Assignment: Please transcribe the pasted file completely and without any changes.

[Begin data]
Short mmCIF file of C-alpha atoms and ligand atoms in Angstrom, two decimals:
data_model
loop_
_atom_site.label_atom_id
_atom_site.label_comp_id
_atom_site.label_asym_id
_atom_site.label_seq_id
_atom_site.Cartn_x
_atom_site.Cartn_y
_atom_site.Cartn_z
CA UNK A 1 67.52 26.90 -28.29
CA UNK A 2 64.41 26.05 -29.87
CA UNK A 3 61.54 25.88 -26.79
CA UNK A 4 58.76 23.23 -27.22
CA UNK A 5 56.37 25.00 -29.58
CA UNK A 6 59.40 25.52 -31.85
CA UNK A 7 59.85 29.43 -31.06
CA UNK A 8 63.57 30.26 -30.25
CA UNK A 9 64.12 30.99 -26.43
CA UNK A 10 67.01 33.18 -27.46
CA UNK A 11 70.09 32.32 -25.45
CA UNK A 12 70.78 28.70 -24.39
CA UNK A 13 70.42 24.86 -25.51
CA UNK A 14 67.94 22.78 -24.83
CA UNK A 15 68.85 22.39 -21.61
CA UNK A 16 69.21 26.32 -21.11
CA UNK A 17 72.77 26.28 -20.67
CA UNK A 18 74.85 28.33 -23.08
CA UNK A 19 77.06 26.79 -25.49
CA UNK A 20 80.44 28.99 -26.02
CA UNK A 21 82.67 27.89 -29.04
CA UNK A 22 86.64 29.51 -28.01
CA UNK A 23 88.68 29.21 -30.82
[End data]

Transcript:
Short mmCIF file of C-alpha atoms and ligand atoms in Angstrom, two decimals:
data_model
loop_
_atom_site.label_atom_id
_atom_site.label_comp_id
_atom_site.label_asym_id
_atom_site.label_seq_id
_atom_site.Cartn_x
_atom_site.Cartn_y
_atom_site.Cartn_z
CA UNK A 1 67.52 26.90 -28.29
CA UNK A 2 64.41 26.05 -29.87
CA UNK A 3 61.54 25.88 -26.79
CA UNK A 4 58.76 23.23 -27.22
CA UNK A 5 56.37 25.00 -29.58
CA UNK A 6 59.40 25.52 -31.85
CA UNK A 7 59.85 29.43 -31.06
CA UNK A 8 63.57 30.26 -30.25
CA UNK A 9 64.12 30.99 -26.43
CA UNK A 10 67.01 33.18 -27.46
CA UNK A 11 70.09 32.32 -25.45
CA UNK A 12 70.78 28.70 -24.39
CA UNK A 13 70.42 24.86 -25.51
CA UNK A 14 67.94 22.78 -24.83
CA UNK A 15 68.85 22.39 -21.61
CA UNK A 16 69.21 26.32 -21.11
CA UNK A 17 72.77 26.28 -20.67
CA UNK A 18 74.85 28.33 -23.08
CA UNK A 19 77.06 26.79 -25.49
CA UNK A 20 80.44 28.99 -26.02
CA UNK A 21 82.67 27.89 -29.04
CA UNK A 22 86.64 29.51 -28.01
CA UNK A 23 88.68 29.21 -30.82